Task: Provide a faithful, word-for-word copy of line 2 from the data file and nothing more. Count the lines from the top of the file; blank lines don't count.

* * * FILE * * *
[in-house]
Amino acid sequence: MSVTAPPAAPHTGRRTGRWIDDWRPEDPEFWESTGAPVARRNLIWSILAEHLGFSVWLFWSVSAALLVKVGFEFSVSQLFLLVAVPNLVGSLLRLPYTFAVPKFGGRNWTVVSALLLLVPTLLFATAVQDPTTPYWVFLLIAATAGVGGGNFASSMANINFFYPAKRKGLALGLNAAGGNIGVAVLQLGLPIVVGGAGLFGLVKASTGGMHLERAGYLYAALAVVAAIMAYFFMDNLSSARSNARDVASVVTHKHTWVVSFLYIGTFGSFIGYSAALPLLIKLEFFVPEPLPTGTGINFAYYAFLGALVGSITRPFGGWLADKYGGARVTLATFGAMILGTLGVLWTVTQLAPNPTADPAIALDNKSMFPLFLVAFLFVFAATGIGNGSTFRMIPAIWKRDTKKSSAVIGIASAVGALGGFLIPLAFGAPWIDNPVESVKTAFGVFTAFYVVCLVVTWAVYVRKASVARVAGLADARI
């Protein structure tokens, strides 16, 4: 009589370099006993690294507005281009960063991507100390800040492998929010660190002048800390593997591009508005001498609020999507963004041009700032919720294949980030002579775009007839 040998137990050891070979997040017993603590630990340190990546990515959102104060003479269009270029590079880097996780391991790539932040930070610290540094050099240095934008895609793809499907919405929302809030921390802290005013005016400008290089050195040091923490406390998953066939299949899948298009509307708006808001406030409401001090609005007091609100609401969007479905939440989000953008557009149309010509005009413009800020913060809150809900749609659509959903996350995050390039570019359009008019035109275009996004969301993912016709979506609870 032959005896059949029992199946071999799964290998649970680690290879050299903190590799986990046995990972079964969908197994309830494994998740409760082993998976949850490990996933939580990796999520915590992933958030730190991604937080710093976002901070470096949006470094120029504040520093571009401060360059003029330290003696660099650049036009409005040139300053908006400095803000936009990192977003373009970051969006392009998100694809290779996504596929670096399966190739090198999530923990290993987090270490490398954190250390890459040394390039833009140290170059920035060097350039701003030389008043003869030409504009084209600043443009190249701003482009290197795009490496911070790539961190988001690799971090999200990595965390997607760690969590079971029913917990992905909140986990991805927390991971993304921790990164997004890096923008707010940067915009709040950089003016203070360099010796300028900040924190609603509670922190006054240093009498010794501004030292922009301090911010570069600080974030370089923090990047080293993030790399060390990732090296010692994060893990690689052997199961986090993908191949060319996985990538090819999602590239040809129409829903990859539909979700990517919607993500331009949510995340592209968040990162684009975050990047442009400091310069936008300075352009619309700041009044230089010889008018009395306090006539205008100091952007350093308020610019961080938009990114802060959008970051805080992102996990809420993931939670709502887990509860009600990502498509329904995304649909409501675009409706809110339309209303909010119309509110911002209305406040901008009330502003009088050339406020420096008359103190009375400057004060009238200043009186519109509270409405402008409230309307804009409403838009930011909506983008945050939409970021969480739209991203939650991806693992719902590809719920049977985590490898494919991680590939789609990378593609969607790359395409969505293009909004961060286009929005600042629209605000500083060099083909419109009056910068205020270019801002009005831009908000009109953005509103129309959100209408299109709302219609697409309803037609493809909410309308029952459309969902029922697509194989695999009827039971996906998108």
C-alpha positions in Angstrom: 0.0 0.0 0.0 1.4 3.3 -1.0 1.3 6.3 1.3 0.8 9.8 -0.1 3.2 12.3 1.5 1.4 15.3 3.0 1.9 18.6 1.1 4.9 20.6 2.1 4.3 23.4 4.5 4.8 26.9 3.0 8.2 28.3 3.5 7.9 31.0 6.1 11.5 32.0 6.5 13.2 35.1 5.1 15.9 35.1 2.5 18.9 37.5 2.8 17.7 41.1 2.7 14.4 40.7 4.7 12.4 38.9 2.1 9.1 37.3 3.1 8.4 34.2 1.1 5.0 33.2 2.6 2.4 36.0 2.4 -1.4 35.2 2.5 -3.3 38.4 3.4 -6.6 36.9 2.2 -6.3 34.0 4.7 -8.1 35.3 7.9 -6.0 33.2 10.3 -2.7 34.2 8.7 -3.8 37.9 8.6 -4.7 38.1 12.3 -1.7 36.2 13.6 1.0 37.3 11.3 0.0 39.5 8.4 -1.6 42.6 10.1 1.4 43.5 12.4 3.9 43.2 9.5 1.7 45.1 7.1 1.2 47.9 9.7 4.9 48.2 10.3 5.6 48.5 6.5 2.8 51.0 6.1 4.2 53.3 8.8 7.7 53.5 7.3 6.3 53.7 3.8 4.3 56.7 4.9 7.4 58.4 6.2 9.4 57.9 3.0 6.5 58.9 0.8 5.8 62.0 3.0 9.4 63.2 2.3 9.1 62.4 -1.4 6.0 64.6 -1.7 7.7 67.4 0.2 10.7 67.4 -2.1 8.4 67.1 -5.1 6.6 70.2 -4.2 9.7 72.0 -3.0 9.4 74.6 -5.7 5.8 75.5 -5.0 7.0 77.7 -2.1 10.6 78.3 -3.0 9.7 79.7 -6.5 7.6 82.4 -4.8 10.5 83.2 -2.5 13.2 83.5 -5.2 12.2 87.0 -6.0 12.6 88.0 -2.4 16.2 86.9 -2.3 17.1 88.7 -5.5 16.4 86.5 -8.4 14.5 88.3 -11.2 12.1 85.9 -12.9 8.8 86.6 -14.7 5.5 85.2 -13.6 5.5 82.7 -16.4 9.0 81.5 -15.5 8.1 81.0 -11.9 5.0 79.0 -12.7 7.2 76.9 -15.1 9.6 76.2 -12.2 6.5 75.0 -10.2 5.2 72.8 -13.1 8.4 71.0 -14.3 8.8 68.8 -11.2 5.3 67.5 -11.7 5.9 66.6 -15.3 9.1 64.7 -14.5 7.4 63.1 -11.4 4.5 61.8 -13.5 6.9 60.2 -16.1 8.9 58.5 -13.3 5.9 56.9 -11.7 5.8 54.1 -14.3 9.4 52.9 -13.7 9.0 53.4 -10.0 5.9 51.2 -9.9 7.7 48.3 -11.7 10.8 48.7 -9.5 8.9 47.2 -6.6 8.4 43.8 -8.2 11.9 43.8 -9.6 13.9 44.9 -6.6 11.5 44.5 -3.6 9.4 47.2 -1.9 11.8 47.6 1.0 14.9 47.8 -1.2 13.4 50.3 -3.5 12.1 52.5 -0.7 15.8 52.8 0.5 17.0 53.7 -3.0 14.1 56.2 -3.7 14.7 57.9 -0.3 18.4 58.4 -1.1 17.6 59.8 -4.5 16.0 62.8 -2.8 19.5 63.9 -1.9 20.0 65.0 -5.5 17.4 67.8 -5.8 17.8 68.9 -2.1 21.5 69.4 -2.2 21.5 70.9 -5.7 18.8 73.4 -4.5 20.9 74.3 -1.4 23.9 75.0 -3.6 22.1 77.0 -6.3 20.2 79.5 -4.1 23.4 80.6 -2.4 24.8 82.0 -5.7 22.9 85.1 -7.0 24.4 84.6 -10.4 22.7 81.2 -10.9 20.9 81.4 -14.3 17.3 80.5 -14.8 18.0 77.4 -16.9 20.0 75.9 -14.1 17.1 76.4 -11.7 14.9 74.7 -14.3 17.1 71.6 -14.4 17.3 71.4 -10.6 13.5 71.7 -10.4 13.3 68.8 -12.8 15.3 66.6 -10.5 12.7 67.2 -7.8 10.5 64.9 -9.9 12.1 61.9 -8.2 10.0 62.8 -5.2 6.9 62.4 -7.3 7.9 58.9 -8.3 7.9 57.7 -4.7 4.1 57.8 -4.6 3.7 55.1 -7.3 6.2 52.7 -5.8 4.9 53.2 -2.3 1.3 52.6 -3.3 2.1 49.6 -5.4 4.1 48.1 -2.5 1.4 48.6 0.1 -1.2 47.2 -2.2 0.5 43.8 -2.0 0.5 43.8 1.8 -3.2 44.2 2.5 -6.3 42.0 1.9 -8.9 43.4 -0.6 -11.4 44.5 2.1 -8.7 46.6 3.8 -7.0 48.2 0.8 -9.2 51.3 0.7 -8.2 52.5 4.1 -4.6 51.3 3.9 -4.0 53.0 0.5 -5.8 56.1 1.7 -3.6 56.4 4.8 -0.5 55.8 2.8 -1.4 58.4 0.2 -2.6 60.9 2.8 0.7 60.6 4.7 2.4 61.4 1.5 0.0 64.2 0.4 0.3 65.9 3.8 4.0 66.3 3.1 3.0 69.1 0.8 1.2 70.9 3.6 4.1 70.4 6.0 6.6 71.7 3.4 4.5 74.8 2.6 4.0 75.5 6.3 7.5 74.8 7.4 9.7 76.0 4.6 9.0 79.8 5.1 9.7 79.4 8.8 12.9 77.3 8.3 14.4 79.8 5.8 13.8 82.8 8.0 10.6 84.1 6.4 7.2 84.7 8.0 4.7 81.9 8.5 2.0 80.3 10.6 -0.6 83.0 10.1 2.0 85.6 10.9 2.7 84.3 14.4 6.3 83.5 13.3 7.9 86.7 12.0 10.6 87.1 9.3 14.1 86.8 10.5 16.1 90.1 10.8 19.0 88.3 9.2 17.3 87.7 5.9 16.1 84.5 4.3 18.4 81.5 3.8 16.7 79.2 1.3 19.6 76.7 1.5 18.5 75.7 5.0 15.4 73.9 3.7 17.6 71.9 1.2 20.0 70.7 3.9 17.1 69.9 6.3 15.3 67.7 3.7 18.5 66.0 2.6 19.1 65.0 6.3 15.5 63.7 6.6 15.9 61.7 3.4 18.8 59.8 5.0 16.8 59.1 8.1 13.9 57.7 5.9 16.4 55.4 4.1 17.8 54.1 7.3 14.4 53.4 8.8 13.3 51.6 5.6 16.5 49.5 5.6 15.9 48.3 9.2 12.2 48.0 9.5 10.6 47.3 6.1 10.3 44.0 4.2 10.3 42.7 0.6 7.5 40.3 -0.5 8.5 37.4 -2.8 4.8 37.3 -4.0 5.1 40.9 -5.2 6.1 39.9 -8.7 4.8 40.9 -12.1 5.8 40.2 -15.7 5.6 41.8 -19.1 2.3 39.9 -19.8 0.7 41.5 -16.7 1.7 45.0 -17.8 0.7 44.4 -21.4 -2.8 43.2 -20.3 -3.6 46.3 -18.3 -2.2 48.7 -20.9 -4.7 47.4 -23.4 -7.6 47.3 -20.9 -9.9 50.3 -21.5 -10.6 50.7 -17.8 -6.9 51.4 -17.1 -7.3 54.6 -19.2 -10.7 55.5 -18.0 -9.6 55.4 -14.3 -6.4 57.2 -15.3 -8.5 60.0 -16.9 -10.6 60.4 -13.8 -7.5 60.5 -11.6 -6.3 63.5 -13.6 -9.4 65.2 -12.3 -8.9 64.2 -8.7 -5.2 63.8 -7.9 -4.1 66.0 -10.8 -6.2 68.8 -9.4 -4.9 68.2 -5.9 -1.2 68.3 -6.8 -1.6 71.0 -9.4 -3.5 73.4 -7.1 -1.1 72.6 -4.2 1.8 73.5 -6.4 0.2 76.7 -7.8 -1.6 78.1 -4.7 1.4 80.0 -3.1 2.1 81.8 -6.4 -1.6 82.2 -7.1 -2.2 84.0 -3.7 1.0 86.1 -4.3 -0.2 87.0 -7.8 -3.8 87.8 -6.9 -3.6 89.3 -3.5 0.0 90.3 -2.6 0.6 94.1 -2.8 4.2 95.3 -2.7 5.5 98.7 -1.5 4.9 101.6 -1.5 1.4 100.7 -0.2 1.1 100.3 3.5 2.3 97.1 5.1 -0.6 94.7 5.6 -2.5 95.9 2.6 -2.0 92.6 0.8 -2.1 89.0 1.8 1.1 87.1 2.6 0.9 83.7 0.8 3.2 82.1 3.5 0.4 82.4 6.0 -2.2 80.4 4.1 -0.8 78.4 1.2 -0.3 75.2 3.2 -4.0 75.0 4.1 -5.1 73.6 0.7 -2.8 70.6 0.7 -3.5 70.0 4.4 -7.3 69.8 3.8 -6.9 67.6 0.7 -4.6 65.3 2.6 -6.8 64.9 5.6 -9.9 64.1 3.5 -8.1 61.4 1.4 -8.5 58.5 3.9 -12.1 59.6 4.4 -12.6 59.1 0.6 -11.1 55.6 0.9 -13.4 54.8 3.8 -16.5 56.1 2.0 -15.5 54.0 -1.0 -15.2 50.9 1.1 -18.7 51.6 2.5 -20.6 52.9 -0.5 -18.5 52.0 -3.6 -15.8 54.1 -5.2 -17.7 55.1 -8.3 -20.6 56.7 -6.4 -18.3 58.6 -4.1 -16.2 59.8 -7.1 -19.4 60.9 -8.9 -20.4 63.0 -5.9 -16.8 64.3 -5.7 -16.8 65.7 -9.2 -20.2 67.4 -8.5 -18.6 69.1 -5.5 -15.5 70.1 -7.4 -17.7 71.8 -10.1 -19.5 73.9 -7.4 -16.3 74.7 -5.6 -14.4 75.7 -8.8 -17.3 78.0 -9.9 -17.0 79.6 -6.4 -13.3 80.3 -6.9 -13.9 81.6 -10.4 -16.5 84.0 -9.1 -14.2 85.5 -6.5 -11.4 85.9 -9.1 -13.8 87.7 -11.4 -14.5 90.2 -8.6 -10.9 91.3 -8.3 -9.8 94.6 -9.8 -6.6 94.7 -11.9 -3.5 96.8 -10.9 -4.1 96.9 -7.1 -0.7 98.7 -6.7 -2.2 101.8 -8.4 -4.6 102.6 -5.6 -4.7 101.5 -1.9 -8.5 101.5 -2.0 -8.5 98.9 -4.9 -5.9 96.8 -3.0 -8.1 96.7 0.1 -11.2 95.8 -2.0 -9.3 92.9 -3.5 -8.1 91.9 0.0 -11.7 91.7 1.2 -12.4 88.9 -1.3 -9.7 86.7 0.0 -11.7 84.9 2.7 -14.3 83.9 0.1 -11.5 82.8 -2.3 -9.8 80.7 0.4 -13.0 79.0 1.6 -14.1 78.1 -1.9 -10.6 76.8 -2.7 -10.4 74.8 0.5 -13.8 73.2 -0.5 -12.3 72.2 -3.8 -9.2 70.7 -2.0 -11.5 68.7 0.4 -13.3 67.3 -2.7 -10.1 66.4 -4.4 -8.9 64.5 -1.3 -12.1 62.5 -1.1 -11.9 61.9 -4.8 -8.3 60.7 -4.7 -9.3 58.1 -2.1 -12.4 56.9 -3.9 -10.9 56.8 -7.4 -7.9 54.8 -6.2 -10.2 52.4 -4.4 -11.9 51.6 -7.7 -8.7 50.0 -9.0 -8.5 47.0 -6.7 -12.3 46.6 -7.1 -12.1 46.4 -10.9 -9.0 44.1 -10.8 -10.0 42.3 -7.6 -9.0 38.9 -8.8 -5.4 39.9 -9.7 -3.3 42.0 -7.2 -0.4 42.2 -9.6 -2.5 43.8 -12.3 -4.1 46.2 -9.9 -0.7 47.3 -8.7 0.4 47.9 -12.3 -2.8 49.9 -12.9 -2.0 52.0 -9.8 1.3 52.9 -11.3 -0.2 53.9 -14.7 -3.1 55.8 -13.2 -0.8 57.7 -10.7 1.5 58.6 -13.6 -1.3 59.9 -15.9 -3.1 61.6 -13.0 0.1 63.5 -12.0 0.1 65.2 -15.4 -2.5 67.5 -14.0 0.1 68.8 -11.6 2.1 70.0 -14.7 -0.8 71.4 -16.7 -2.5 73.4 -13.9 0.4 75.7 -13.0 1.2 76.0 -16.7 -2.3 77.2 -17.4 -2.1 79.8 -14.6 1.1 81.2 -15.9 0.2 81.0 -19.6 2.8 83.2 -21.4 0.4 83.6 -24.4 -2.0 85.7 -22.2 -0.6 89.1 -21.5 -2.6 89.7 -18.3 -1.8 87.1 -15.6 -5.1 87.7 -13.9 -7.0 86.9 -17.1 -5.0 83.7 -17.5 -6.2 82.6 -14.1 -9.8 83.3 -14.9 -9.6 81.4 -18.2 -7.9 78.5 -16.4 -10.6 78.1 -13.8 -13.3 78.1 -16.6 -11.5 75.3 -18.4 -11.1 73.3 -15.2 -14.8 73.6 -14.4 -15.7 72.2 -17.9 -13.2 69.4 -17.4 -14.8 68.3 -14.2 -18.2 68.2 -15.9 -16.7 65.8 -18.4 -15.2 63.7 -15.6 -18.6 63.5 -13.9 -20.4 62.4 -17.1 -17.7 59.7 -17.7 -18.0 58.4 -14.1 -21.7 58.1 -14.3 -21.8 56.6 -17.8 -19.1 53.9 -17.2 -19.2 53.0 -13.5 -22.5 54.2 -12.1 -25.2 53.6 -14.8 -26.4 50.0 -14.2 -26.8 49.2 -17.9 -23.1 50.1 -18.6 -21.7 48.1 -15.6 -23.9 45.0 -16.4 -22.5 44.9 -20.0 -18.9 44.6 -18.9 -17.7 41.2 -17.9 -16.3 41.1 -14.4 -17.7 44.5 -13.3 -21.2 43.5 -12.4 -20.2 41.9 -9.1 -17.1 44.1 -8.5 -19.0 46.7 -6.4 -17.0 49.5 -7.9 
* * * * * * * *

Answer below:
Amino acid sequence: MSVTAPPAAPHTGRRTGRWIDDWRPEDPEFWESTGAPVARRNLIWSILAEHLGFSVWLFWSVSAALLVKVGFEFSVSQLFLLVAVPNLVGSLLRLPYTFAVPKFGGRNWTVVSALLLLVPTLLFATAVQDPTTPYWVFLLIAATAGVGGGNFASSMANINFFYPAKRKGLALGLNAAGGNIGVAVLQLGLPIVVGGAGLFGLVKASTGGMHLERAGYLYAALAVVAAIMAYFFMDNLSSARSNARDVASVVTHKHTWVVSFLYIGTFGSFIGYSAALPLLIKLEFFVPEPLPTGTGINFAYYAFLGALVGSITRPFGGWLADKYGGARVTLATFGAMILGTLGVLWTVTQLAPNPTADPAIALDNKSMFPLFLVAFLFVFAATGIGNGSTFRMIPAIWKRDTKKSSAVIGIASAVGALGGFLIPLAFGAPWIDNPVESVKTAFGVFTAFYVVCLVVTWAVYVRKASVARVAGLADARI